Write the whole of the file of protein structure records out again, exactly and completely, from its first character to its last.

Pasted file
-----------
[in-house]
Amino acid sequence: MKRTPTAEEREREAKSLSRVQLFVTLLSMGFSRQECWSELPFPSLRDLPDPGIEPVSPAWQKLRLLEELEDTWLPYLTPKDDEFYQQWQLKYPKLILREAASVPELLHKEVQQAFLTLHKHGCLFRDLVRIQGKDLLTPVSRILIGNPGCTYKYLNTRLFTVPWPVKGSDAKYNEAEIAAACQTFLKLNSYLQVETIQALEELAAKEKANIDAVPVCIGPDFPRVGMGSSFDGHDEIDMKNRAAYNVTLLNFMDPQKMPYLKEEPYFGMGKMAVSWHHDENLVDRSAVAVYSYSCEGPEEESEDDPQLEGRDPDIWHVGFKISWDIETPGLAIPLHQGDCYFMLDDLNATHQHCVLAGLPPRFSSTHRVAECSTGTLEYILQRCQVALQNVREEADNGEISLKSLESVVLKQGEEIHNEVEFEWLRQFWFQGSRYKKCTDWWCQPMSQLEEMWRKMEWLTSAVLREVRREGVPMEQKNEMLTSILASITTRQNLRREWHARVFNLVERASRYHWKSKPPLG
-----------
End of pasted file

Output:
[in-house]
Amino acid sequence: MKRTPTAEEREREAKSLSRVQLFVTLLSMGFSRQECWSELPFPSLRDLPDPGIEPVSPAWQKLRLLEELEDTWLPYLTPKDDEFYQQWQLKYPKLILREAASVPELLHKEVQQAFLTLHKHGCLFRDLVRIQGKDLLTPVSRILIGNPGCTYKYLNTRLFTVPWPVKGSDAKYNEAEIAAACQTFLKLNSYLQVETIQALEELAAKEKANIDAVPVCIGPDFPRVGMGSSFDGHDEIDMKNRAAYNVTLLNFMDPQKMPYLKEEPYFGMGKMAVSWHHDENLVDRSAVAVYSYSCEGPEEESEDDPQLEGRDPDIWHVGFKISWDIETPGLAIPLHQGDCYFMLDDLNATHQHCVLAGLPPRFSSTHRVAECSTGTLEYILQRCQVALQNVREEADNGEISLKSLESVVLKQGEEIHNEVEFEWLRQFWFQGSRYKKCTDWWCQPMSQLEEMWRKMEWLTSAVLREVRREGVPMEQKNEMLTSILASITTRQNLRREWHARVFNLVERASRYHWKSKPPLG